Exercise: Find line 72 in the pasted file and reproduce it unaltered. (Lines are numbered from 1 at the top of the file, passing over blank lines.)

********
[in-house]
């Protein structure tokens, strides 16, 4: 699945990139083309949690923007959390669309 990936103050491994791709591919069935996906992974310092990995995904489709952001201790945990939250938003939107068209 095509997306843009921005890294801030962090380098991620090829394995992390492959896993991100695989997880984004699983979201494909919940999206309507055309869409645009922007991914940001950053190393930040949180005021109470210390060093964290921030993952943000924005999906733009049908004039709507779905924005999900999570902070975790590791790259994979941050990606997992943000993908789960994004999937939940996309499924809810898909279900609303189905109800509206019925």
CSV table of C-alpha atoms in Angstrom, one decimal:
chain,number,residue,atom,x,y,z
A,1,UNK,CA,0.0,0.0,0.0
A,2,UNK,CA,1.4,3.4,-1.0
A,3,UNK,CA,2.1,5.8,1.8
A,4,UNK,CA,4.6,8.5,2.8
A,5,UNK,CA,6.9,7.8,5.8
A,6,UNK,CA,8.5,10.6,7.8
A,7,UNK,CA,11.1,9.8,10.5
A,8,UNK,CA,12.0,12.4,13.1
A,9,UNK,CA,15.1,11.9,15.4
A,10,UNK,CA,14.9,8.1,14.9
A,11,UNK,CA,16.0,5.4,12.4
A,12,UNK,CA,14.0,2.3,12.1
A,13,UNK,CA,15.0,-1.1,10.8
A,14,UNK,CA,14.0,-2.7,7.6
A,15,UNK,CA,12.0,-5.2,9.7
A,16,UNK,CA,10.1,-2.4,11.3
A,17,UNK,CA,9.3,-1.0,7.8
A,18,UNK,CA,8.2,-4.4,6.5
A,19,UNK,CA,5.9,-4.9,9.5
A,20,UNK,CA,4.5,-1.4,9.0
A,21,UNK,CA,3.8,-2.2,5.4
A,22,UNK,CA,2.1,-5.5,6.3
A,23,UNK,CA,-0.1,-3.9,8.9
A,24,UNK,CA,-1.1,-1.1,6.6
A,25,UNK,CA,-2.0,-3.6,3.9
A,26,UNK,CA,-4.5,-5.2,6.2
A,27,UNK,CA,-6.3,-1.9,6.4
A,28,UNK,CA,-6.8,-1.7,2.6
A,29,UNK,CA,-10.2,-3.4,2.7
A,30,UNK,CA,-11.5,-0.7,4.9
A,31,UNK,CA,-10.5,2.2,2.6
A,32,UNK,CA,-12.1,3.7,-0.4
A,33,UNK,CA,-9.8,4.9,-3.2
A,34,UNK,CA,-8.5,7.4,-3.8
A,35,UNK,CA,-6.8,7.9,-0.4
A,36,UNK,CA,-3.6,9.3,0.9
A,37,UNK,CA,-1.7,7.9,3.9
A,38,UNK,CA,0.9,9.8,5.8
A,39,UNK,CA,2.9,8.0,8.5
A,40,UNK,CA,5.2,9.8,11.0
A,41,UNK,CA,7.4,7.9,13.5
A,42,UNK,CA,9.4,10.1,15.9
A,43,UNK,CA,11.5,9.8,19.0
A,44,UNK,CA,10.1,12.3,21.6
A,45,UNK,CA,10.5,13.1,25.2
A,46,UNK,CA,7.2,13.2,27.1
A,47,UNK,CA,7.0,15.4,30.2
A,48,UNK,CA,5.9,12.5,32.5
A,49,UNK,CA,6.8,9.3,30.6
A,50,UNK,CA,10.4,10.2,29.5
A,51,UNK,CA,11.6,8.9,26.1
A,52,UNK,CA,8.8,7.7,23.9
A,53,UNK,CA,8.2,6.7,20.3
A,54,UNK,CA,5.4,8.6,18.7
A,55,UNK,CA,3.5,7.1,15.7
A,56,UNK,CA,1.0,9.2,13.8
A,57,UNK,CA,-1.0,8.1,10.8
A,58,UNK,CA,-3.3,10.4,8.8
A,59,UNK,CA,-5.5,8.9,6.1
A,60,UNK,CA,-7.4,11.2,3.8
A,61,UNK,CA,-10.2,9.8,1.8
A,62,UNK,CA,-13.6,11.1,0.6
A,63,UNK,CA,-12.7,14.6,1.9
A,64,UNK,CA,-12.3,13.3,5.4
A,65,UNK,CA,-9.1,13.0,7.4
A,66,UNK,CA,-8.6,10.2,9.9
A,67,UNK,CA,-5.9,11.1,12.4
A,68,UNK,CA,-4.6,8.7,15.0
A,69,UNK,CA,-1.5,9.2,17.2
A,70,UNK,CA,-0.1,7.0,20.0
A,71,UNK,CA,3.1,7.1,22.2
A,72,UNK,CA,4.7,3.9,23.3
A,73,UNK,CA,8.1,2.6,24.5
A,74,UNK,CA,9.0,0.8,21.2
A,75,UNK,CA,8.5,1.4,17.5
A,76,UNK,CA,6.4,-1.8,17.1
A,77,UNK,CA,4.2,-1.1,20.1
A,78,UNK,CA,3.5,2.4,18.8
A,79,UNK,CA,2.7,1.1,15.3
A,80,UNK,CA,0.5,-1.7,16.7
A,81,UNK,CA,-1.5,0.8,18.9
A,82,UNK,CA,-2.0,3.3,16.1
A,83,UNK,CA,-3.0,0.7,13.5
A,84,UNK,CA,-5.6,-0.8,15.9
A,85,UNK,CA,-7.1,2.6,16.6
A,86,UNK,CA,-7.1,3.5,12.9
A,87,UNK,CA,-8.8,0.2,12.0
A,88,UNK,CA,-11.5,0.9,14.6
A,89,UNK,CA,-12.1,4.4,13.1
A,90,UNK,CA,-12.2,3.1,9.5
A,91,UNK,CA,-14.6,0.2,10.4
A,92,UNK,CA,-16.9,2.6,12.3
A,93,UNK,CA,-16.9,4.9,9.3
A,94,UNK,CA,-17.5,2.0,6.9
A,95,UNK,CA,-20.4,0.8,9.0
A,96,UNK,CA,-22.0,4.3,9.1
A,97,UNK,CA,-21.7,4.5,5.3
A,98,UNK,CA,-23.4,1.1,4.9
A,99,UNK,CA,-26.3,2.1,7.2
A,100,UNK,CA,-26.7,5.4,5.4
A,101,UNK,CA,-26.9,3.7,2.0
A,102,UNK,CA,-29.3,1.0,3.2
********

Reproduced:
A,68,UNK,CA,-4.6,8.7,15.0